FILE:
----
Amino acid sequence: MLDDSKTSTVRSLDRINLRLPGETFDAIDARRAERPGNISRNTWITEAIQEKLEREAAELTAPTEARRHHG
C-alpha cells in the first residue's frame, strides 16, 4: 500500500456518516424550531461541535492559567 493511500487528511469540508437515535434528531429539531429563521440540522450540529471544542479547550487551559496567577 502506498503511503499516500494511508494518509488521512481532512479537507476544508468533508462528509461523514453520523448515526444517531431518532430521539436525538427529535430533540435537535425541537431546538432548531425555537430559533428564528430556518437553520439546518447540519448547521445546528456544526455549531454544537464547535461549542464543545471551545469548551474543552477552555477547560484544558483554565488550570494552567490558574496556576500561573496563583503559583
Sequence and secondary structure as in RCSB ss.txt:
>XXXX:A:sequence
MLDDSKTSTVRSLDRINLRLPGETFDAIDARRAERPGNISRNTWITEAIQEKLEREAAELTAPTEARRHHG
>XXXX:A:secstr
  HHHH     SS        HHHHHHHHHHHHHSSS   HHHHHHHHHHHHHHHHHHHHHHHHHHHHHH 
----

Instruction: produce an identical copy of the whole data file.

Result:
Amino acid sequence: MLDDSKTSTVRSLDRINLRLPGETFDAIDARRAERPGNISRNTWITEAIQEKLEREAAELTAPTEARRHHG
C-alpha cells in the first residue's frame, strides 16, 4: 500500500456518516424550531461541535492559567 493511500487528511469540508437515535434528531429539531429563521440540522450540529471544542479547550487551559496567577 502506498503511503499516500494511508494518509488521512481532512479537507476544508468533508462528509461523514453520523448515526444517531431518532430521539436525538427529535430533540435537535425541537431546538432548531425555537430559533428564528430556518437553520439546518447540519448547521445546528456544526455549531454544537464547535461549542464543545471551545469548551474543552477552555477547560484544558483554565488550570494552567490558574496556576500561573496563583503559583
Sequence and secondary structure as in RCSB ss.txt:
>XXXX:A:sequence
MLDDSKTSTVRSLDRINLRLPGETFDAIDARRAERPGNISRNTWITEAIQEKLEREAAELTAPTEARRHHG
>XXXX:A:secstr
  HHHH     SS        HHHHHHHHHHHHHSSS   HHHHHHHHHHHHHHHHHHHHHHHHHHHHHH 